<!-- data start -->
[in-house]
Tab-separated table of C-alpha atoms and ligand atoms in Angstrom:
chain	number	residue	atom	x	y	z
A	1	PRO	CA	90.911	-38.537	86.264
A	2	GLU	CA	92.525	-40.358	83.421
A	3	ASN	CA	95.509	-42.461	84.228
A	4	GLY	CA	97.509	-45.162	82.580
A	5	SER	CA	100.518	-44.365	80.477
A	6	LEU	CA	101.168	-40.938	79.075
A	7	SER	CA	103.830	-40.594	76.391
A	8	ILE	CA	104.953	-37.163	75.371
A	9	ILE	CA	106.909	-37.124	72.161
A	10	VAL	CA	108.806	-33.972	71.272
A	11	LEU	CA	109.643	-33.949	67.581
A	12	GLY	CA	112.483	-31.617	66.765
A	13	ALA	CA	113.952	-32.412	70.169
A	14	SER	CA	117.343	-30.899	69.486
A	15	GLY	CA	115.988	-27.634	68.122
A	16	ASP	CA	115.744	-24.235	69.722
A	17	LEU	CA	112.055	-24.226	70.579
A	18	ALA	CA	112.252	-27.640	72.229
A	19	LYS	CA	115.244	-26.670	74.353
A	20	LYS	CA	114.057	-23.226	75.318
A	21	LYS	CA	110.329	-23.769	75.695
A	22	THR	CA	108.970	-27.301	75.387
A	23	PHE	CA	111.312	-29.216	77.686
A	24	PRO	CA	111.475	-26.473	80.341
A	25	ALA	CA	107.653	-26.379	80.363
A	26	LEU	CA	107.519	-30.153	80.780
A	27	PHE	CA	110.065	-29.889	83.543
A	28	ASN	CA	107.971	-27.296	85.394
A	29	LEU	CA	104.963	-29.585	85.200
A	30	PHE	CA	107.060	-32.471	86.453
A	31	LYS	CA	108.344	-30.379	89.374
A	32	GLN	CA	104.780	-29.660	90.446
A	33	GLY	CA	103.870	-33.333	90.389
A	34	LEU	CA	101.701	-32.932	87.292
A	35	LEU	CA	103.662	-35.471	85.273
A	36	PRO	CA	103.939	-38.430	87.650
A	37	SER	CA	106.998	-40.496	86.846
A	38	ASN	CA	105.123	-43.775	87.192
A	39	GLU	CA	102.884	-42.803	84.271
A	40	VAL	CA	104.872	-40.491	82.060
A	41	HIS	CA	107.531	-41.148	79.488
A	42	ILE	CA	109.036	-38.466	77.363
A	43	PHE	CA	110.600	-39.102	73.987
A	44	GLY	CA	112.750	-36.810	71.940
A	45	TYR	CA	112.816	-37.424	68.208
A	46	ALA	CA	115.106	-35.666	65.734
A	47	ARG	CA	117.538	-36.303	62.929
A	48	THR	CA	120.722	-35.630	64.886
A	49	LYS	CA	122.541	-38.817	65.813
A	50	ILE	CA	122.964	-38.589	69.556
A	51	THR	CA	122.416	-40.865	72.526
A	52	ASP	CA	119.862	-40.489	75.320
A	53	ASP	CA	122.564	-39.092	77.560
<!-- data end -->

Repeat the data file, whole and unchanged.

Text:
[in-house]
Tab-separated table of C-alpha atoms and ligand atoms in Angstrom:
chain	number	residue	atom	x	y	z
A	1	PRO	CA	90.911	-38.537	86.264
A	2	GLU	CA	92.525	-40.358	83.421
A	3	ASN	CA	95.509	-42.461	84.228
A	4	GLY	CA	97.509	-45.162	82.580
A	5	SER	CA	100.518	-44.365	80.477
A	6	LEU	CA	101.168	-40.938	79.075
A	7	SER	CA	103.830	-40.594	76.391
A	8	ILE	CA	104.953	-37.163	75.371
A	9	ILE	CA	106.909	-37.124	72.161
A	10	VAL	CA	108.806	-33.972	71.272
A	11	LEU	CA	109.643	-33.949	67.581
A	12	GLY	CA	112.483	-31.617	66.765
A	13	ALA	CA	113.952	-32.412	70.169
A	14	SER	CA	117.343	-30.899	69.486
A	15	GLY	CA	115.988	-27.634	68.122
A	16	ASP	CA	115.744	-24.235	69.722
A	17	LEU	CA	112.055	-24.226	70.579
A	18	ALA	CA	112.252	-27.640	72.229
A	19	LYS	CA	115.244	-26.670	74.353
A	20	LYS	CA	114.057	-23.226	75.318
A	21	LYS	CA	110.329	-23.769	75.695
A	22	THR	CA	108.970	-27.301	75.387
A	23	PHE	CA	111.312	-29.216	77.686
A	24	PRO	CA	111.475	-26.473	80.341
A	25	ALA	CA	107.653	-26.379	80.363
A	26	LEU	CA	107.519	-30.153	80.780
A	27	PHE	CA	110.065	-29.889	83.543
A	28	ASN	CA	107.971	-27.296	85.394
A	29	LEU	CA	104.963	-29.585	85.200
A	30	PHE	CA	107.060	-32.471	86.453
A	31	LYS	CA	108.344	-30.379	89.374
A	32	GLN	CA	104.780	-29.660	90.446
A	33	GLY	CA	103.870	-33.333	90.389
A	34	LEU	CA	101.701	-32.932	87.292
A	35	LEU	CA	103.662	-35.471	85.273
A	36	PRO	CA	103.939	-38.430	87.650
A	37	SER	CA	106.998	-40.496	86.846
A	38	ASN	CA	105.123	-43.775	87.192
A	39	GLU	CA	102.884	-42.803	84.271
A	40	VAL	CA	104.872	-40.491	82.060
A	41	HIS	CA	107.531	-41.148	79.488
A	42	ILE	CA	109.036	-38.466	77.363
A	43	PHE	CA	110.600	-39.102	73.987
A	44	GLY	CA	112.750	-36.810	71.940
A	45	TYR	CA	112.816	-37.424	68.208
A	46	ALA	CA	115.106	-35.666	65.734
A	47	ARG	CA	117.538	-36.303	62.929
A	48	THR	CA	120.722	-35.630	64.886
A	49	LYS	CA	122.541	-38.817	65.813
A	50	ILE	CA	122.964	-38.589	69.556
A	51	THR	CA	122.416	-40.865	72.526
A	52	ASP	CA	119.862	-40.489	75.320
A	53	ASP	CA	122.564	-39.092	77.560